H1N1 discovery paves way for universal flu vaccine: research

May 8, 2012
University of British Columbia researchers have found a potential way to develop universal flu vaccines and eliminate the need for seasonal flu vaccinations.

Recommended for you

Gene plays critical role in noise-induced deafness

October 19, 2018
In experiments using mice, a team of UC San Francisco researchers has discovered a gene that plays an essential role in noise-induced deafness. Remarkably, by administering an experimental chemical—identified in a separate ...

Scientists grow functioning human neural networks in 3-D from stem cells

October 18, 2018
A team of Tufts University-led researchers has developed three-dimensional (3-D) human tissue culture models for the central nervous system that mimic structural and functional features of the brain and demonstrate neural ...

Functional engineered oesophagus could pave way for clinical trials 

October 18, 2018
The world's first functional oesophagus engineered from stem cells has been grown and successfully transplanted into mice, as part of a pioneering new study led by UCL.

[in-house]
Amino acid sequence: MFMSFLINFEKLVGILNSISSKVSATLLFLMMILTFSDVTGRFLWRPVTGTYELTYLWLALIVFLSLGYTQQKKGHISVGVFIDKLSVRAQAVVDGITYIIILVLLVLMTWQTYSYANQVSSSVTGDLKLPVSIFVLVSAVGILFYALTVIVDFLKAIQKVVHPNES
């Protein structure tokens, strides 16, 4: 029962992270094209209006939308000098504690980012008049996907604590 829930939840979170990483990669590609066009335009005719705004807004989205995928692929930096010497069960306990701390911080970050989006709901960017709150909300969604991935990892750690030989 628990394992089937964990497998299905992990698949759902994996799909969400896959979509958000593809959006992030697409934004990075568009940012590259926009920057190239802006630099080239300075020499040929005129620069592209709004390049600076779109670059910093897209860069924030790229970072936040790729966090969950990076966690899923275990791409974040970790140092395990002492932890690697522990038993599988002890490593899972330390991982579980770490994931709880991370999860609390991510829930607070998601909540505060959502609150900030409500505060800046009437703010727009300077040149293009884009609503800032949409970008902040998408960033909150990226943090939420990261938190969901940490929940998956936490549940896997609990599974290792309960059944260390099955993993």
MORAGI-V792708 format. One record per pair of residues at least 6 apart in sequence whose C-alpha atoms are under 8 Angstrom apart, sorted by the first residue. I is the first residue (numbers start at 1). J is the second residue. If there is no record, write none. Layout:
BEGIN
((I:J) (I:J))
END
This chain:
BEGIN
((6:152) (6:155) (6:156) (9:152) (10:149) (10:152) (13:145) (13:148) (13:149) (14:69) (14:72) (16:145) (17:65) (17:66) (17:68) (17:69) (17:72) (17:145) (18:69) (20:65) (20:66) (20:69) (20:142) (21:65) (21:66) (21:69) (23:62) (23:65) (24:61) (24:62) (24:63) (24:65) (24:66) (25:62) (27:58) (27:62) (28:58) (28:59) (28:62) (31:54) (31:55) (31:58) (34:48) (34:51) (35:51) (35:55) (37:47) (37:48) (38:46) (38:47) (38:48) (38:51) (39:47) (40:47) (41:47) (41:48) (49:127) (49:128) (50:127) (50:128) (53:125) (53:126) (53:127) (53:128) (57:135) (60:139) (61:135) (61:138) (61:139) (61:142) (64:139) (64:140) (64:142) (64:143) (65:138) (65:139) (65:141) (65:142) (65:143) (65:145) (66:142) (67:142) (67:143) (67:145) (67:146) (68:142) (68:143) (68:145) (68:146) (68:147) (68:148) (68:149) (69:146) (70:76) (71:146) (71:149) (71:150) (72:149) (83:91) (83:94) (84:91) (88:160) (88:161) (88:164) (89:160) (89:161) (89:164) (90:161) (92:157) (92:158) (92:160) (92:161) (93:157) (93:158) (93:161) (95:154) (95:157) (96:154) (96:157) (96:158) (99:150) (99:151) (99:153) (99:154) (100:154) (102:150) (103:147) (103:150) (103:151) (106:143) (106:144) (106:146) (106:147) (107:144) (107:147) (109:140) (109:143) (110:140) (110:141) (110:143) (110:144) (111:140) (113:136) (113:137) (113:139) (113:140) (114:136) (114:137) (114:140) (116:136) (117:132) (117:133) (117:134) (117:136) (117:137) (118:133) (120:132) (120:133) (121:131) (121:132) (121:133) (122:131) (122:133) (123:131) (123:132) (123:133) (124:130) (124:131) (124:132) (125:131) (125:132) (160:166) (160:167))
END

New findings cast light on lymphatic system, key player in human health

October 16, 2018
Scientists at the Oklahoma Medical Research Foundation have broken new ground in understanding how the lymphatic system works, potentially opening the door for future therapies.

New model suggests cuffless, non-invasive blood pressure monitoring possible using pulse waves

October 16, 2018
A large team of researchers from several institutions in China and the U.S. has developed a model that suggests it should be possible to create a cuffless, non-invasive blood pressure monitor based on measuring pulse waves. ...

Age-related increase in estrogen may cause common men's hernia

October 16, 2018
An age-related increase in estrogen may be the culprit behind inguinal hernias, a condition common among elderly men that often requires corrective surgery, according to a Northwestern Medicine study was published Oct. 15 ...

0 comments

Please sign in to add a comment. Registration is free, and takes less than a minute. Read more

Click here to reset your password.
Sign in to get notified via email when new comments are made.